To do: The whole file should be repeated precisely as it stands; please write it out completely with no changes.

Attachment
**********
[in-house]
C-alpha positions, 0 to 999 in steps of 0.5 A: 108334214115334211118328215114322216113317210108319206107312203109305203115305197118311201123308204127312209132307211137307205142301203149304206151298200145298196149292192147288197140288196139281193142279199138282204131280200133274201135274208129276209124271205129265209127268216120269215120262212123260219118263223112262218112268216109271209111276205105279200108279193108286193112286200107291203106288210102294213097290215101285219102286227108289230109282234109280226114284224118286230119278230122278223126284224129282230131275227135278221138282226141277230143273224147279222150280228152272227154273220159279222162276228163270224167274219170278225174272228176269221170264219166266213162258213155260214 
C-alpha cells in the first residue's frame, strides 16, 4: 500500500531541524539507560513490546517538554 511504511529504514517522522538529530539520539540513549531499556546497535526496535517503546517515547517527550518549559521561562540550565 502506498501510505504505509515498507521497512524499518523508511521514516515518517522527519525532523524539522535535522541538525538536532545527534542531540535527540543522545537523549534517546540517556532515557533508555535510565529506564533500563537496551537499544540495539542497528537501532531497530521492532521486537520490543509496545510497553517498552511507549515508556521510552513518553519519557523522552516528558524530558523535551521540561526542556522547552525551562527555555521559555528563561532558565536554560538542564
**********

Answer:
[in-house]
C-alpha positions, 0 to 999 in steps of 0.5 A: 108334214115334211118328215114322216113317210108319206107312203109305203115305197118311201123308204127312209132307211137307205142301203149304206151298200145298196149292192147288197140288196139281193142279199138282204131280200133274201135274208129276209124271205129265209127268216120269215120262212123260219118263223112262218112268216109271209111276205105279200108279193108286193112286200107291203106288210102294213097290215101285219102286227108289230109282234109280226114284224118286230119278230122278223126284224129282230131275227135278221138282226141277230143273224147279222150280228152272227154273220159279222162276228163270224167274219170278225174272228176269221170264219166266213162258213155260214 
C-alpha cells in the first residue's frame, strides 16, 4: 500500500531541524539507560513490546517538554 511504511529504514517522522538529530539520539540513549531499556546497535526496535517503546517515547517527550518549559521561562540550565 502506498501510505504505509515498507521497512524499518523508511521514516515518517522527519525532523524539522535535522541538525538536532545527534542531540535527540543522545537523549534517546540517556532515557533508555535510565529506564533500563537496551537499544540495539542497528537501532531497530521492532521486537520490543509496545510497553517498552511507549515508556521510552513518553519519557523522552516528558524530558523535551521540561526542556522547552525551562527555555521559555528563561532558565536554560538542564